The United States and Russia have put forward proposals that could begin to bring to an end the horrible slaughter in Syria that has continued for more than five years.
The craftsmen of the proposal were U.S. Secretary of State John Kerry and Russian Foreign Minister Sergey Lavrov. They are the same two who led the way in bringing home the agreement between the permanent members of the U.N. Security Council (China, France, Russia, the United Kingdom and the United States) plus Germany and Iran, exchanging Iran’s nuclear weapons program for international economic sanctions against it. The two reached agreement in Geneva.
The first critical piece of the accord is a “cessation of hostilities” to begin today at sundown. A second military step will be the establishment Sept. 19 of a joint U.S.-Russian implementation center. It will begin by coordinating U.S. and Russian military strikes in Syria against forces of the Islamic State and Jabbat Fateh al-Sham, formerly known as the Nusra Front, Islamist organizations that both nations and the government of President Bashar Assad in Syria oppose.
The devil of these agreements is always in the details, but, in this case, the principal enemy of implementation is the plethora of national and international parties to the conflict, active to different degrees. International parties involved include Iran, Saudi Arabia and Turkey.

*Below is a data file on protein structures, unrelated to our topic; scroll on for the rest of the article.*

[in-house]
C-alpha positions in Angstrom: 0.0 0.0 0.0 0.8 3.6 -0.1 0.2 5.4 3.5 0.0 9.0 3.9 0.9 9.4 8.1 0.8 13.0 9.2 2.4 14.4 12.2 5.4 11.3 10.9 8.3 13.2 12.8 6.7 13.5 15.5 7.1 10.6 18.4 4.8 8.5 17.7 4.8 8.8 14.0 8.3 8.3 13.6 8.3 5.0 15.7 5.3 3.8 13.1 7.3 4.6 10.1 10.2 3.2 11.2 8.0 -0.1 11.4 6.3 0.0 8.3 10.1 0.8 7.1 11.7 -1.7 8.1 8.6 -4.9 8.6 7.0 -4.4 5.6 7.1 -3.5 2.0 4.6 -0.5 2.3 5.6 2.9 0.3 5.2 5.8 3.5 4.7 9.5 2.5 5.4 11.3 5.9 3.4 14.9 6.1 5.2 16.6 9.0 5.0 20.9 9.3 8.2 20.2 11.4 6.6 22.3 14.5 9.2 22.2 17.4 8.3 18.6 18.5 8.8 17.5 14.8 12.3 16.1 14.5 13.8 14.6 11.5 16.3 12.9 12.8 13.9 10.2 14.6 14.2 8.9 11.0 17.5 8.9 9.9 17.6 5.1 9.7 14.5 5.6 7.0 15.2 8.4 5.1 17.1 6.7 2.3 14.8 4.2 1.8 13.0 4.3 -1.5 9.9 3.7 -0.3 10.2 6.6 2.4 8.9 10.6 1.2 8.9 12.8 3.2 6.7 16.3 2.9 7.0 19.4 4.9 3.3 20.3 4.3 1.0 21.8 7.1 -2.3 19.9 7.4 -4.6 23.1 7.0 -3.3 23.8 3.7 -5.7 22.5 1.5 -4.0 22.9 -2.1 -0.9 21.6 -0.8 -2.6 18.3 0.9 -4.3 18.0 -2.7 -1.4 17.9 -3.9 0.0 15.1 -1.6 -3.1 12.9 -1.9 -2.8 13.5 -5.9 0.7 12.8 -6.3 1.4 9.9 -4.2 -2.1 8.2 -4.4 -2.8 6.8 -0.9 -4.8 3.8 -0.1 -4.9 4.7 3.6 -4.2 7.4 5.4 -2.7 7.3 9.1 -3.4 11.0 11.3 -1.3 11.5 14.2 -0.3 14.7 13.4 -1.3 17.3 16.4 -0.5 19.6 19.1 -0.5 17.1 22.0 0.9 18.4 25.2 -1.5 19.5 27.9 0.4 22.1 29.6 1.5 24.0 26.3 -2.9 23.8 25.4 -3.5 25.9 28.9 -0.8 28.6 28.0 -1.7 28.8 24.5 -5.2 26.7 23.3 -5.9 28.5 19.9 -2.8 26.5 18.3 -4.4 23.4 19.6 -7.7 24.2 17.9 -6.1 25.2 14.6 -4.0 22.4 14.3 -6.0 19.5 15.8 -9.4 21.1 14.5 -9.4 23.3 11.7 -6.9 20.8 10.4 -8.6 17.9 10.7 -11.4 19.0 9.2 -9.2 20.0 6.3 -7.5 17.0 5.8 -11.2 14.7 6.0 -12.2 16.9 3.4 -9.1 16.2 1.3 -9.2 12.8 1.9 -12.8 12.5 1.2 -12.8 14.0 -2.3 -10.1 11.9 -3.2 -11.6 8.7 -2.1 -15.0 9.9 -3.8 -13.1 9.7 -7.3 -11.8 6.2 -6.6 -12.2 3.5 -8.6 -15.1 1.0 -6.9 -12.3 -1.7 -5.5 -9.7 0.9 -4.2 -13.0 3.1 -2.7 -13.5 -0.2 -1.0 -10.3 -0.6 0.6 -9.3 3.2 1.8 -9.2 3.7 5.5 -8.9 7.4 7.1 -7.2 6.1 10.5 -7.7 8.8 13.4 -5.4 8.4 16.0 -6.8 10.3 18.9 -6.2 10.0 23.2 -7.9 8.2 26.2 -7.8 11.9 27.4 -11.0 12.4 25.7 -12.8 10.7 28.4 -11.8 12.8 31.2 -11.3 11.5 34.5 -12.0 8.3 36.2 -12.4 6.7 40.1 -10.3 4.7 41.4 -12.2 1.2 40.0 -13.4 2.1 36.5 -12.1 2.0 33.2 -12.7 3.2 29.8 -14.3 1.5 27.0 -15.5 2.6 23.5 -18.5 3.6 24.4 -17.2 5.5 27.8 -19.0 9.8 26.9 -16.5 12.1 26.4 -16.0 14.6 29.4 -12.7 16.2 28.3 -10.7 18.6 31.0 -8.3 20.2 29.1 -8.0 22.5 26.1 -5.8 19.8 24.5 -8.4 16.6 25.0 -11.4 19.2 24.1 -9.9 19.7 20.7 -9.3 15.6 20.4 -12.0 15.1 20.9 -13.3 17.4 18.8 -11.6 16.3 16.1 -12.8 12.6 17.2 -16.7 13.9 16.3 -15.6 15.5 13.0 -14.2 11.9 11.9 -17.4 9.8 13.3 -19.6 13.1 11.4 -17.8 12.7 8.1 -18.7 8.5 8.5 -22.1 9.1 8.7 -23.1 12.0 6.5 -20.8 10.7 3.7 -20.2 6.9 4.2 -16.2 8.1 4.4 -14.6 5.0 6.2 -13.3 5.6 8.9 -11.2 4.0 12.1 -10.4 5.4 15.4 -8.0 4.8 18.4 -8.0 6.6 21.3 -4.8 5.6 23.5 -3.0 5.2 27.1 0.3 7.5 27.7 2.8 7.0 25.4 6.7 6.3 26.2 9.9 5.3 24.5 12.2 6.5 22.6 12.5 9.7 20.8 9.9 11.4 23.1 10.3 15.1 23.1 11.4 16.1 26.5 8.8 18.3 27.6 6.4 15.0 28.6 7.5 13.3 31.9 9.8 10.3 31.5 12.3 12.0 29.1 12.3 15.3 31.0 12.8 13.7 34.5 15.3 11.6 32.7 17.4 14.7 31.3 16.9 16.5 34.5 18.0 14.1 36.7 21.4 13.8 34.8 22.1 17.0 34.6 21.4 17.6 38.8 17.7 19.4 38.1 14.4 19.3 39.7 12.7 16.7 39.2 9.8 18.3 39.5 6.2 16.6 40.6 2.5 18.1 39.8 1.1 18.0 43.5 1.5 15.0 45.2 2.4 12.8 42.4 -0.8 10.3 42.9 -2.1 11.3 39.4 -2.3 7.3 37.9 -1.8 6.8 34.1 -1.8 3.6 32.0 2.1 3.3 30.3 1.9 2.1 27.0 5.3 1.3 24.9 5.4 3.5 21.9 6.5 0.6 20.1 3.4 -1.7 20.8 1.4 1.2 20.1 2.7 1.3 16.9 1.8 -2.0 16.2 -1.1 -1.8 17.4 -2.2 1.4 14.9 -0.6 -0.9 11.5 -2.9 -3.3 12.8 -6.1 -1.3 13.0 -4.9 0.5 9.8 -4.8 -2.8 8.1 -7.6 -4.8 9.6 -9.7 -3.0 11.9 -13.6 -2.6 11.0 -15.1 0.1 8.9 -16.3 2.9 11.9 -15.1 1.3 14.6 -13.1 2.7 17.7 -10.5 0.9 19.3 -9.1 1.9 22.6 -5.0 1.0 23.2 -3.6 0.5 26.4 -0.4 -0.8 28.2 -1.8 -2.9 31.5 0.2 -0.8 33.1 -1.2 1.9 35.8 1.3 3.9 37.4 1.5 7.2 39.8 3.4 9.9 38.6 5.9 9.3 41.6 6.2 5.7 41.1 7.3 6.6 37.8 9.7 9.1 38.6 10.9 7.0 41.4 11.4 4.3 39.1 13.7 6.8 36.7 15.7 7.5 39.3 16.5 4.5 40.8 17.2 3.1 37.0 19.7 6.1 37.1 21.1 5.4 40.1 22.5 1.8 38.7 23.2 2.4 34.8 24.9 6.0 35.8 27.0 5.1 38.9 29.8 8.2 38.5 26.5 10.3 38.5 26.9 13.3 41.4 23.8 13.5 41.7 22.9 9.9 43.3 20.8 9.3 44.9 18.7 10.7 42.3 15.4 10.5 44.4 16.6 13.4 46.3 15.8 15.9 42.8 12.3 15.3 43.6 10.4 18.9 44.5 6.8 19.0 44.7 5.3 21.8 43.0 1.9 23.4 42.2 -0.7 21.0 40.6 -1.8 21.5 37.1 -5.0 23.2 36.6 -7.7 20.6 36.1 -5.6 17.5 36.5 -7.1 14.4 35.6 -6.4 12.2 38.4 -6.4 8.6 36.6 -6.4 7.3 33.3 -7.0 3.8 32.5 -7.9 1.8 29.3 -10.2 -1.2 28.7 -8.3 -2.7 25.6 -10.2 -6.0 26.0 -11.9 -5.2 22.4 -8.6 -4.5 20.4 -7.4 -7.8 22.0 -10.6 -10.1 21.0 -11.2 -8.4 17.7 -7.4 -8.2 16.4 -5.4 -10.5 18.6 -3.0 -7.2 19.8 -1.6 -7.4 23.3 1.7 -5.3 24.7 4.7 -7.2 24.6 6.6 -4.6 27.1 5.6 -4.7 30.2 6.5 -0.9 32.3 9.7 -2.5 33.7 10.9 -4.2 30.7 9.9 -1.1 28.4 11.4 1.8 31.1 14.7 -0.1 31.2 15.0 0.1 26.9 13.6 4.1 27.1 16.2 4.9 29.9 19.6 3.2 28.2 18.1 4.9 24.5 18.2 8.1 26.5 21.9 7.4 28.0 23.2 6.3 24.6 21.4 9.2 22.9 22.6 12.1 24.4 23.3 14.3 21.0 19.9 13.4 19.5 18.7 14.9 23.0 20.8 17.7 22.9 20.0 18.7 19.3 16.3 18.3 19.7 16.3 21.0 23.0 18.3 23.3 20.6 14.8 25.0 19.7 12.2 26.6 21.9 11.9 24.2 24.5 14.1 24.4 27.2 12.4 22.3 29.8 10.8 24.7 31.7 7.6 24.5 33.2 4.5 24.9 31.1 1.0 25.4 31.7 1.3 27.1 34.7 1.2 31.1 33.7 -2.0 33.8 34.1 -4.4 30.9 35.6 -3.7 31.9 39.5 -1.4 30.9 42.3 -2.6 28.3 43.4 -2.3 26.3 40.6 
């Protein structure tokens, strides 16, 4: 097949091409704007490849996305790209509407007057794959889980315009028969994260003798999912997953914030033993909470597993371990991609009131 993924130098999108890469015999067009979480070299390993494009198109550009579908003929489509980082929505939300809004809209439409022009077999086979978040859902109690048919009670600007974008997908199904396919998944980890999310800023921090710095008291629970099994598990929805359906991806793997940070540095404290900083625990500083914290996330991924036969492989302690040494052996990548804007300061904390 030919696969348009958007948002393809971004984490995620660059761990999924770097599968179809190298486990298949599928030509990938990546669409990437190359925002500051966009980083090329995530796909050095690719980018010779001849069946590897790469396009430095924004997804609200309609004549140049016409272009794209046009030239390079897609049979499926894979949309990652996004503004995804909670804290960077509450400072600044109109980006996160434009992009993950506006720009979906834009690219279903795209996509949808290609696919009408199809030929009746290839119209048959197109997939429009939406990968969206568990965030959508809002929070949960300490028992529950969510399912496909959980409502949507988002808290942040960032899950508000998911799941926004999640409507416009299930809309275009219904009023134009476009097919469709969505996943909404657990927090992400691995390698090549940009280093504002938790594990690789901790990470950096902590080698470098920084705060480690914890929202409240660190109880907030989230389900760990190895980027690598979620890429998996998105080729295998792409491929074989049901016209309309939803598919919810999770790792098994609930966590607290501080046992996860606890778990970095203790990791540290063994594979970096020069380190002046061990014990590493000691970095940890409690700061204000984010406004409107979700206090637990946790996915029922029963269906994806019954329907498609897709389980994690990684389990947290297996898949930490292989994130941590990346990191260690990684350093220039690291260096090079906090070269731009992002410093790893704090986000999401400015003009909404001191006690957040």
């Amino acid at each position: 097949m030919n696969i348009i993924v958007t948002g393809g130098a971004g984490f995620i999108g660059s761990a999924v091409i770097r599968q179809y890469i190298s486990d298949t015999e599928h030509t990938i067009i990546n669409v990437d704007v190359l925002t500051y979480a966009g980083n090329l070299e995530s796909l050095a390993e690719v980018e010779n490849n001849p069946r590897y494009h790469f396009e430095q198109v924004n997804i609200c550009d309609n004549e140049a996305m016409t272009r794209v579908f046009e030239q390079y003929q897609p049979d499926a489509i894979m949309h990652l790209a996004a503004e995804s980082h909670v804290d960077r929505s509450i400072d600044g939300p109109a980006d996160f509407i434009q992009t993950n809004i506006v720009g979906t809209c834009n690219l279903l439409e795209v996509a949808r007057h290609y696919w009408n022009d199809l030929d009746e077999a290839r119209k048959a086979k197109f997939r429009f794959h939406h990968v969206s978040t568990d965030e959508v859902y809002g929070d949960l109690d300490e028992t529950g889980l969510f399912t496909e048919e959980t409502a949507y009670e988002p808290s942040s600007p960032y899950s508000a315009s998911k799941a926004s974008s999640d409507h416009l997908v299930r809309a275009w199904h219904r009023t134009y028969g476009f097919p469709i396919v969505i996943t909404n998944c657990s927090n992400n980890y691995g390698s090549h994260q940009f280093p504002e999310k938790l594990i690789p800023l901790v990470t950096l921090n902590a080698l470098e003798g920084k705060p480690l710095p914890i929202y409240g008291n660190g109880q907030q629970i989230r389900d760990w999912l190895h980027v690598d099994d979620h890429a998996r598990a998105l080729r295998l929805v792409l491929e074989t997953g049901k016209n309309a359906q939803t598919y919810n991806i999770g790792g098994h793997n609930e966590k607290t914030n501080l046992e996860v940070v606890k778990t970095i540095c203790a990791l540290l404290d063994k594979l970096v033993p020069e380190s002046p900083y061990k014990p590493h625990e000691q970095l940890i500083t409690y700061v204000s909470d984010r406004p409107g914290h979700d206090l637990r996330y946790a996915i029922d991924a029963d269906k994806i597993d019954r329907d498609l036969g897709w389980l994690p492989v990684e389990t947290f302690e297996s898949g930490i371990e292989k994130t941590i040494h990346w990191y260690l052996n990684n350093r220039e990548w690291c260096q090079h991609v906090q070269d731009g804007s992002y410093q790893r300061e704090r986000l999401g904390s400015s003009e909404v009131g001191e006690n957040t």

To begin with, on a positive note, Russia states that the Syrian government is ready to fulfill the measures in the U.S.-Russian accord. Its forces, say the Russians, upon whom the Syrian government is dependent to a degree for its military capacity, will end combat missions into specified opposition-occupied areas. These include at least part of Aleppo, Syria’s largest city and a charnel house of recent killing.
Some of the hydra-headed Syrian opposition has voiced cautious approval of the U.S.-Russian proposals. The United States is on the hook to deliver the agreement of the Syrian opposition groups that depend on American aid, including Kurdish forces.
The European Union has called on the United Nations, led by U.N. Special Envoy Staffan de Mistura, to prepare a proposal for a political transition in Syria that could lead from the U.S.-Russian measures to a total end to the civil war. It has continued for five years. An estimated 400,000 have died, many of them children. Another estimated 5 million Syrians have fled the country, stripping it and creating problems in countries of refuge.
The question now is whether Syrians and the rest of the world have finally reached the point of concluding, first, that Syrians have suffered enough, and, second, that the problems in Syria are not susceptible to being resolved by more fighting. It is possible that that point has now been reached.